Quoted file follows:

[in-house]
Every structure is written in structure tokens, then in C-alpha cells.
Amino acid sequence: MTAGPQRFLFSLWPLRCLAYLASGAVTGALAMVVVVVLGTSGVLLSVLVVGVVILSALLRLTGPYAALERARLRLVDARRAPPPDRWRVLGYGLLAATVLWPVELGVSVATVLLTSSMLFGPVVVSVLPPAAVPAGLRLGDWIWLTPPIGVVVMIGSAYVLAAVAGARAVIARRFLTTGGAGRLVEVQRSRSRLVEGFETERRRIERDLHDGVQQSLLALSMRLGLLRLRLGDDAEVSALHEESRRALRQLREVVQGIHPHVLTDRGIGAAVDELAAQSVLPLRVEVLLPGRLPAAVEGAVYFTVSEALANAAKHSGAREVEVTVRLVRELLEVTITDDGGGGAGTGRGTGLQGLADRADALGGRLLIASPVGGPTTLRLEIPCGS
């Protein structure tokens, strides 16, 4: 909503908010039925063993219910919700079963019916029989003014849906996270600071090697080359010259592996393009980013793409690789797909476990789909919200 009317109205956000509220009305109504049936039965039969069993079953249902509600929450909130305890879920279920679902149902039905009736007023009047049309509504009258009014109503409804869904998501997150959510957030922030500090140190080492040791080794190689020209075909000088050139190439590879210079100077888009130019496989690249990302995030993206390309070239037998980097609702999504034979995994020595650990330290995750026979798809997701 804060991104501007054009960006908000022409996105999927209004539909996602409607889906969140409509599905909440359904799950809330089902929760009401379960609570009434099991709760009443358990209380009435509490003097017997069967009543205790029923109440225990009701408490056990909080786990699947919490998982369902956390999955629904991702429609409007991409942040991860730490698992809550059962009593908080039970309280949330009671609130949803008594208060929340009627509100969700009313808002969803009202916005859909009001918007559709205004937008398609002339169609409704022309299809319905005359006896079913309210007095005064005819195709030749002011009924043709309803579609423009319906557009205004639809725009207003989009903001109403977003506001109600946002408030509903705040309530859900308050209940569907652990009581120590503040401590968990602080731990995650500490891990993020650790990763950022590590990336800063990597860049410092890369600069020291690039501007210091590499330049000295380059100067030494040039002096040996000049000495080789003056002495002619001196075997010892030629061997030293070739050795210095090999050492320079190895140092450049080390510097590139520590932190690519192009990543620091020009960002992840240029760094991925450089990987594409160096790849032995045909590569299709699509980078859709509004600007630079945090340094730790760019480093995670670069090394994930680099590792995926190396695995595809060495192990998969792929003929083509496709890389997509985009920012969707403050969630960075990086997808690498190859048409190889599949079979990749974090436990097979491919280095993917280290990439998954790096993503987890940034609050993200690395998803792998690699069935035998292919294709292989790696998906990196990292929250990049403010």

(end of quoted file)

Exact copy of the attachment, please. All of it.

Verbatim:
[in-house]
Every structure is written in structure tokens, then in C-alpha cells.
Amino acid sequence: MTAGPQRFLFSLWPLRCLAYLASGAVTGALAMVVVVVLGTSGVLLSVLVVGVVILSALLRLTGPYAALERARLRLVDARRAPPPDRWRVLGYGLLAATVLWPVELGVSVATVLLTSSMLFGPVVVSVLPPAAVPAGLRLGDWIWLTPPIGVVVMIGSAYVLAAVAGARAVIARRFLTTGGAGRLVEVQRSRSRLVEGFETERRRIERDLHDGVQQSLLALSMRLGLLRLRLGDDAEVSALHEESRRALRQLREVVQGIHPHVLTDRGIGAAVDELAAQSVLPLRVEVLLPGRLPAAVEGAVYFTVSEALANAAKHSGAREVEVTVRLVRELLEVTITDDGGGGAGTGRGTGLQGLADRADALGGRLLIASPVGGPTTLRLEIPCGS
């Protein structure tokens, strides 16, 4: 909503908010039925063993219910919700079963019916029989003014849906996270600071090697080359010259592996393009980013793409690789797909476990789909919200 009317109205956000509220009305109504049936039965039969069993079953249902509600929450909130305890879920279920679902149902039905009736007023009047049309509504009258009014109503409804869904998501997150959510957030922030500090140190080492040791080794190689020209075909000088050139190439590879210079100077888009130019496989690249990302995030993206390309070239037998980097609702999504034979995994020595650990330290995750026979798809997701 804060991104501007054009960006908000022409996105999927209004539909996602409607889906969140409509599905909440359904799950809330089902929760009401379960609570009434099991709760009443358990209380009435509490003097017997069967009543205790029923109440225990009701408490056990909080786990699947919490998982369902956390999955629904991702429609409007991409942040991860730490698992809550059962009593908080039970309280949330009671609130949803008594208060929340009627509100969700009313808002969803009202916005859909009001918007559709205004937008398609002339169609409704022309299809319905005359006896079913309210007095005064005819195709030749002011009924043709309803579609423009319906557009205004639809725009207003989009903001109403977003506001109600946002408030509903705040309530859900308050209940569907652990009581120590503040401590968990602080731990995650500490891990993020650790990763950022590590990336800063990597860049410092890369600069020291690039501007210091590499330049000295380059100067030494040039002096040996000049000495080789003056002495002619001196075997010892030629061997030293070739050795210095090999050492320079190895140092450049080390510097590139520590932190690519192009990543620091020009960002992840240029760094991925450089990987594409160096790849032995045909590569299709699509980078859709509004600007630079945090340094730790760019480093995670670069090394994930680099590792995926190396695995595809060495192990998969792929003929083509496709890389997509985009920012969707403050969630960075990086997808690498190859048409190889599949079979990749974090436990097979491919280095993917280290990439998954790096993503987890940034609050993200690395998803792998690699069935035998292919294709292989790696998906990196990292929250990049403010």